Christian giving as a mode of self-giving in gratitude to God for his gracious salvation in Jesus Christ


Offering is one of the elements in the liturgical tradition and orders of the Maranatha Reformed Church of Christ. The central goal of Christian offering is gratitude to and glorification of God. It is therefore befitting to start this section by quoting a prayer of gratitude of the Stewardship Department of the Church of Scotland, in Edinburgh. It reads:

We thank you, God, for all your gifts; for life in your wonderful world; for space and time to enjoy your gift of life; for talents that bring us a sense of fulfilment. We thank you, God, for coming as Jesus: to show us how much you love us; to forgive us through the cross of Calvary; to raise us with Christ to new life with you. We thank you, God, for your Holy Spirit: your presence to guide us day by day; your assurance of your continuing love.

In this prayer it is clear that human beings need to corporately and individually continually thank God for all that God has done, given and continues to do and to give that no human being, worldly or heavenly power can give. This prayer is a reminder to all of us that there is nothing that we possess that has not been placed in our hands by the owner, God (Psalm 24:1) for his glory and for the support of the needy (James 1:17). There is nothing that we must take for granted and boastfully think that it is ours for our exclusive use. Christians cannot do otherwise but cheerfully and lovingly give a portion of their financial or any form of income as a way of expressing gratitude to the all-giving God and love to his people.

There are various forms of offering in the MRCC in the context of worship, e.g. the Sunday Collection, Special Collection and harvest (in some congregations in the West of Drakensberg). Others like the building fund contributions and free will offerings are offered outside the worship service (in some congregations – West of the Drakensberg).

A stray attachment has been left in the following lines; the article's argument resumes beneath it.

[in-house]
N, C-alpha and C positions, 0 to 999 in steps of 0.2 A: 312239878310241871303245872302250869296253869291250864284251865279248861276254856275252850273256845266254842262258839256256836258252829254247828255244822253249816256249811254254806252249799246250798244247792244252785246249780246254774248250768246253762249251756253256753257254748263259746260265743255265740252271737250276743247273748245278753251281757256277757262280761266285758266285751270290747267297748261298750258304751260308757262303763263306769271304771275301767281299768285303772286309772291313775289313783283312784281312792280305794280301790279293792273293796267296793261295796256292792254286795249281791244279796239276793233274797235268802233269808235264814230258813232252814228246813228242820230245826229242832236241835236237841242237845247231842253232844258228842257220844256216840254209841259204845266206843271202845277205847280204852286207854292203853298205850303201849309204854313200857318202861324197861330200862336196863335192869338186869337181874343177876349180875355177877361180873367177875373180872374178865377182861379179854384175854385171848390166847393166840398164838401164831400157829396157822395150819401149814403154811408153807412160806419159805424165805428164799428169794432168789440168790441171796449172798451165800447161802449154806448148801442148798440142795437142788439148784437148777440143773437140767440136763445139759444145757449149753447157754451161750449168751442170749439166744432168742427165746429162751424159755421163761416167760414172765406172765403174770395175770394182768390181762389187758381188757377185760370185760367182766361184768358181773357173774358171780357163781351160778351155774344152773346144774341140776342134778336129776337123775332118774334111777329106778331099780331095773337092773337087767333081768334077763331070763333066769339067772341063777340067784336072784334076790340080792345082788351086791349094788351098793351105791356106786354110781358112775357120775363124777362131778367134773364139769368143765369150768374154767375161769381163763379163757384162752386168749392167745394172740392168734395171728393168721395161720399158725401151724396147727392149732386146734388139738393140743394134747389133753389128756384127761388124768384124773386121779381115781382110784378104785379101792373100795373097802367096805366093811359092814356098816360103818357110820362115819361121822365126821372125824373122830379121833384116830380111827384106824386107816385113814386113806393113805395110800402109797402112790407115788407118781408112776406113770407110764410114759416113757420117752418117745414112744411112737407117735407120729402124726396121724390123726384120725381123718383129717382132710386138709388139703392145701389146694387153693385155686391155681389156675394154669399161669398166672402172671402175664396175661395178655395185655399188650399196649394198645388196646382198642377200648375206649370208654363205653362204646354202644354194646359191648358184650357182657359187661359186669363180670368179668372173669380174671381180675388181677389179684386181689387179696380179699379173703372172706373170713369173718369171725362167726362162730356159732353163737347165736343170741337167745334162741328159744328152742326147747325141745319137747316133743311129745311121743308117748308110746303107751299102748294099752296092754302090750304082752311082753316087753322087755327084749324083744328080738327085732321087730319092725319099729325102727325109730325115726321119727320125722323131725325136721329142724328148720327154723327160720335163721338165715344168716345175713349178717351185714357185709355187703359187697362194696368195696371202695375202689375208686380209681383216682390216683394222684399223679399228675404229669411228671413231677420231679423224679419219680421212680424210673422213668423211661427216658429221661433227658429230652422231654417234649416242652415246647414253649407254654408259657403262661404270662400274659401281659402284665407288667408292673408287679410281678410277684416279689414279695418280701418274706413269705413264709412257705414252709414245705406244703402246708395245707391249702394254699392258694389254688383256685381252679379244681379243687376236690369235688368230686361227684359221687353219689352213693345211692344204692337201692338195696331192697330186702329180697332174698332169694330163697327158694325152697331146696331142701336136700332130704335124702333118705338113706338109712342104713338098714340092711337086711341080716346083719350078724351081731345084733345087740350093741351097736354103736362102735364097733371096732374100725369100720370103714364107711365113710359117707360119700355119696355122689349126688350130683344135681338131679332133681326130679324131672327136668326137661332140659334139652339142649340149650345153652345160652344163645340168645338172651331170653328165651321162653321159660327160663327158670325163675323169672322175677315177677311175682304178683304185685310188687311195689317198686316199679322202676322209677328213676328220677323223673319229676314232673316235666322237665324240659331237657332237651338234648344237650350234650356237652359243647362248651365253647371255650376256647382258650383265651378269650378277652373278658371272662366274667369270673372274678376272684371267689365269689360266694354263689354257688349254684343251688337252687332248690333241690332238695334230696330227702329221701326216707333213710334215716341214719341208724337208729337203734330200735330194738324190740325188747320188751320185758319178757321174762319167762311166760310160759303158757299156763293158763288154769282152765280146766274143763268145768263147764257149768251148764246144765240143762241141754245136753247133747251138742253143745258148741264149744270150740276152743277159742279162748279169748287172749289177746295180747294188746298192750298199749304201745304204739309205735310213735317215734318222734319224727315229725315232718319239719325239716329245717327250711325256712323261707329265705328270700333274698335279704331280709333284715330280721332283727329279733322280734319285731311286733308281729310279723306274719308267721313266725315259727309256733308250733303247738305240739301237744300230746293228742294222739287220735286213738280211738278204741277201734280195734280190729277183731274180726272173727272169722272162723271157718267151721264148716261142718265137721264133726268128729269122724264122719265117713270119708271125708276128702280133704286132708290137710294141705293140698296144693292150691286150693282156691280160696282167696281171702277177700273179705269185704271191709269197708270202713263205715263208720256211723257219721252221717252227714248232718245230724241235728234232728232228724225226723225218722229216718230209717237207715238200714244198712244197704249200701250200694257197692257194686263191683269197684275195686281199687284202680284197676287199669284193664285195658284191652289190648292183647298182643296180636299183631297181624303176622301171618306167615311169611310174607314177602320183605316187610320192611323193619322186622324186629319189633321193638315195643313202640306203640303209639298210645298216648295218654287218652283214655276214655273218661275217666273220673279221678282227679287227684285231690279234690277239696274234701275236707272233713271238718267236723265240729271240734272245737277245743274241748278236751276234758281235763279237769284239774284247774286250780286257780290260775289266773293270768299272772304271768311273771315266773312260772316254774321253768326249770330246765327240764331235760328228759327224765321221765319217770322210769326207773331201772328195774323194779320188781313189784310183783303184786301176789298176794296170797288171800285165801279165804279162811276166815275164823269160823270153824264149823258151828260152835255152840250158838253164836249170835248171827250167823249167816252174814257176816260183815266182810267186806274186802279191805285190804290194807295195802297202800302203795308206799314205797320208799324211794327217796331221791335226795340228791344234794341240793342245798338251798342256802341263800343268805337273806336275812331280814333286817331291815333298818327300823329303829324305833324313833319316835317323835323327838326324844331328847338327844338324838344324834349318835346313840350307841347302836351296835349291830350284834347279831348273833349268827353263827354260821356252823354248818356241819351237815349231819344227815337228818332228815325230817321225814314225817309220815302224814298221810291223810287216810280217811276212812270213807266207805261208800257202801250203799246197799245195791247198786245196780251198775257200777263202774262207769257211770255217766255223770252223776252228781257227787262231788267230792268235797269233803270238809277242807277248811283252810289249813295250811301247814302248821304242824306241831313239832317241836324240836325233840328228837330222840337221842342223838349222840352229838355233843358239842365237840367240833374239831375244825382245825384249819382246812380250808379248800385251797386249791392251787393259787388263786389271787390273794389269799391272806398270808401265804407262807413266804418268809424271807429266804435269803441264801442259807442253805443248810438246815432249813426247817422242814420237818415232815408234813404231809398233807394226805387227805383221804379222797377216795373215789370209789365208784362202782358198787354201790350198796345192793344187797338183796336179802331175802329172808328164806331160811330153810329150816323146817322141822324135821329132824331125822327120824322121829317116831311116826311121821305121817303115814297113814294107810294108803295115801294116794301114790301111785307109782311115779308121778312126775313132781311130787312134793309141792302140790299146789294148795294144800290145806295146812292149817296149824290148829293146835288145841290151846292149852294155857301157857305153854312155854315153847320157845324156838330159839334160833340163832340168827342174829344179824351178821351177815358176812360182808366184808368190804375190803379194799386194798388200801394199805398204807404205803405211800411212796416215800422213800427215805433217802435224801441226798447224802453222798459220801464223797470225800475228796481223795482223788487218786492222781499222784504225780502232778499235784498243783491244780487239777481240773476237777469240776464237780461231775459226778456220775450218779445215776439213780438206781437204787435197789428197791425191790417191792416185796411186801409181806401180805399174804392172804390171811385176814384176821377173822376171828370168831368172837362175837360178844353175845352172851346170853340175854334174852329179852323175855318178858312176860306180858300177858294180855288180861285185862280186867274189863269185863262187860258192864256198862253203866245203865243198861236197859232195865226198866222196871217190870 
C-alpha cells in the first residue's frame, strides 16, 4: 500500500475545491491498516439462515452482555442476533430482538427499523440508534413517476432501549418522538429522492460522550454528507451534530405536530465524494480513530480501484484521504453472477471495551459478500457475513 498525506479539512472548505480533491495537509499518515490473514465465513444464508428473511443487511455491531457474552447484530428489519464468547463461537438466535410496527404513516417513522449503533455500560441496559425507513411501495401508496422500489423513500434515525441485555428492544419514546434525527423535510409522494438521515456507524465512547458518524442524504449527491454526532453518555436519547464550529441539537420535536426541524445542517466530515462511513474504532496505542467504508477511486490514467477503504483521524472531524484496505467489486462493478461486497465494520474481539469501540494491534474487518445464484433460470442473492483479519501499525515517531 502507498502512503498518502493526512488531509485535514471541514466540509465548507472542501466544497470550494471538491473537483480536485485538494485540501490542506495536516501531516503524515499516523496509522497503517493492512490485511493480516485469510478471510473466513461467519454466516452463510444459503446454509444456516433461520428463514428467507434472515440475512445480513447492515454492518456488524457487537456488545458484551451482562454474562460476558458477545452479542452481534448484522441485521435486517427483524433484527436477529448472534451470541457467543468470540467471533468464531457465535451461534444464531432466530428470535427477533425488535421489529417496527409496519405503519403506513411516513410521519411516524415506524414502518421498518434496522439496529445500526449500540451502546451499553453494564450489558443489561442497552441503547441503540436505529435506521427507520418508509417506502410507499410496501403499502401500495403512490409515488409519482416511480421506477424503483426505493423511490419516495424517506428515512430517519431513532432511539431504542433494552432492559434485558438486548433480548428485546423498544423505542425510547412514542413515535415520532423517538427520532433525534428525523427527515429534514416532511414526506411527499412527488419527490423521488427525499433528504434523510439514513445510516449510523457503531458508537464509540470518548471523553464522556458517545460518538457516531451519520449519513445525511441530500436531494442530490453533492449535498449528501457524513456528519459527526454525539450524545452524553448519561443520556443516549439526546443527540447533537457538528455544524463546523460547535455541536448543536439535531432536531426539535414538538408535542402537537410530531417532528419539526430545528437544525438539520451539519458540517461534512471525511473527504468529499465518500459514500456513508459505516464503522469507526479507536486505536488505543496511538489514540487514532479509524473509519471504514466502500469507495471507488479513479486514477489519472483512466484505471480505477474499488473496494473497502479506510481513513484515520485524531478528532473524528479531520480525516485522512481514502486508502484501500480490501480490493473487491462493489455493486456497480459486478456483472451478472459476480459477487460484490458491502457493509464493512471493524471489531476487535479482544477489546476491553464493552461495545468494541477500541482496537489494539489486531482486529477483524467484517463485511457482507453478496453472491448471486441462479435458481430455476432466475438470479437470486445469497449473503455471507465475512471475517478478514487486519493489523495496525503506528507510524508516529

One would think that the MRCC, considering the mentioned modes of offering would be rich or would achieve the status of being self-propagating, self-governing and self-supporting. On the contrary, the MRCC in spite of these initiatives in terms of offering remains one of the poorest churches on earth so much that she is unable to sustain her spiritual services and engage in needed social and community services. While the church has long attained the status of self-governing, she is not able to exercise efficient self-governance as a result of lack of financial muscle.

Why is this, the case? Is it because the members of the MRCC are the poorest on earth? There should actually be no excuse among Christians for not offering. Christian worship is never a theoretical issue but has importantly to be especially practical. Let us consider the following information regarding Christian giving from Eric Costa (2009) at so that as thechurchofChristwe should start doing things differently. It can indeed not continue to be business as usual. Eric Costa writes:

1. Christian Giving Is Worship

God made us, sustains us, and lavishes us with good gifts. He loves us and gave his only Son for us. Our response of praise can and should be expressed through giving. The supreme reason to give away our money and possessions – the motive that permeates all other motives – is to worship God. Like a precious cut gem gleaming in the sunlight, every facet of Christian giving should reflect the glory of God’s grace. The immediate beneficiaries of Christian giving are on earth but the One who receives honour from each gift is in Heaven. It is nothing to hoard, to indulge, to beautify ourselves. It is divine to lay down all that we are and all that we have as a tribute at the feet of the King of kings.

2. Christian Giving Is Faith

Christian giving honours God because it is a tangible expression of complete dependence upon him. God owns all things and has pledged his support to those who follow him. His own beloved Son is the guarantee of his goodwill. The one who trusts that God will supply his/her every need has no fear of becoming generous. In giving away what the world says he/she needs to survive, he/she confesses that the source of his/her security is a good Father in Heaven. In giving away what so easily rules his/her heart, he/she renounces the god Mammon and swears allegiance to the Lord and giver of life.